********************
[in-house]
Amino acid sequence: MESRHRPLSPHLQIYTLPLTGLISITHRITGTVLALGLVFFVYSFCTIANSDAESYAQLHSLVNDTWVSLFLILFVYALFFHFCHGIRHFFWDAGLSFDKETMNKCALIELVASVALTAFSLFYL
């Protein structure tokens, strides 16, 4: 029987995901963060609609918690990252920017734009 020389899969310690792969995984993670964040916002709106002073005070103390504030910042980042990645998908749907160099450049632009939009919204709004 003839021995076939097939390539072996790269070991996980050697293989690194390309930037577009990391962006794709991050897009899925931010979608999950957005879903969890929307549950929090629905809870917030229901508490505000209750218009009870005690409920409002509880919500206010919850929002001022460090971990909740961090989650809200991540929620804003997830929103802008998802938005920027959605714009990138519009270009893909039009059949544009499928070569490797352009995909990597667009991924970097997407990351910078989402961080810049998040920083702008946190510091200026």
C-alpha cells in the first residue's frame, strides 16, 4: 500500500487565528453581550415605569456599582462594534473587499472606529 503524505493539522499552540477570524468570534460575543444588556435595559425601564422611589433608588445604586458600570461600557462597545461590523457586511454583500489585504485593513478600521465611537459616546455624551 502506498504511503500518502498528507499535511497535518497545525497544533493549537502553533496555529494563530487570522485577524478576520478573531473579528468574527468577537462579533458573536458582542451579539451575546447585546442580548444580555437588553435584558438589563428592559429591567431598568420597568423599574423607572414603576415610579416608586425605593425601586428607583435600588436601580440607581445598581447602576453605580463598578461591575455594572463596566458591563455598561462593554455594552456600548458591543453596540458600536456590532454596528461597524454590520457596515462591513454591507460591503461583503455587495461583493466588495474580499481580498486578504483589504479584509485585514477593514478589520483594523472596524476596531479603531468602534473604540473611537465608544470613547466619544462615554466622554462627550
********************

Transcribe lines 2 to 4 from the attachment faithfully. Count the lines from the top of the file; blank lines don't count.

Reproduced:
Amino acid sequence: MESRHRPLSPHLQIYTLPLTGLISITHRITGTVLALGLVFFVYSFCTIANSDAESYAQLHSLVNDTWVSLFLILFVYALFFHFCHGIRHFFWDAGLSFDKETMNKCALIELVASVALTAFSLFYL
């Protein structure tokens, strides 16, 4: 029987995901963060609609918690990252920017734009 020389899969310690792969995984993670964040916002709106002073005070103390504030910042980042990645998908749907160099450049632009939009919204709004 003839021995076939097939390539072996790269070991996980050697293989690194390309930037577009990391962006794709991050897009899925931010979608999950957005879903969890929307549950929090629905809870917030229901508490505000209750218009009870005690409920409002509880919500206010919850929002001022460090971990909740961090989650809200991540929620804003997830929103802008998802938005920027959605714009990138519009270009893909039009059949544009499928070569490797352009995909990597667009991924970097997407990351910078989402961080810049998040920083702008946190510091200026």
C-alpha cells in the first residue's frame, strides 16, 4: 500500500487565528453581550415605569456599582462594534473587499472606529 503524505493539522499552540477570524468570534460575543444588556435595559425601564422611589433608588445604586458600570461600557462597545461590523457586511454583500489585504485593513478600521465611537459616546455624551 502506498504511503500518502498528507499535511497535518497545525497544533493549537502553533496555529494563530487570522485577524478576520478573531473579528468574527468577537462579533458573536458582542451579539451575546447585546442580548444580555437588553435584558438589563428592559429591567431598568420597568423599574423607572414603576415610579416608586425605593425601586428607583435600588436601580440607581445598581447602576453605580463598578461591575455594572463596566458591563455598561462593554455594552456600548458591543453596540458600536456590532454596528461597524454590520457596515462591513454591507460591503461583503455587495461583493466588495474580499481580498486578504483589504479584509485585514477593514478589520483594523472596524476596531479603531468602534473604540473611537465608544470613547466619544462615554466622554462627550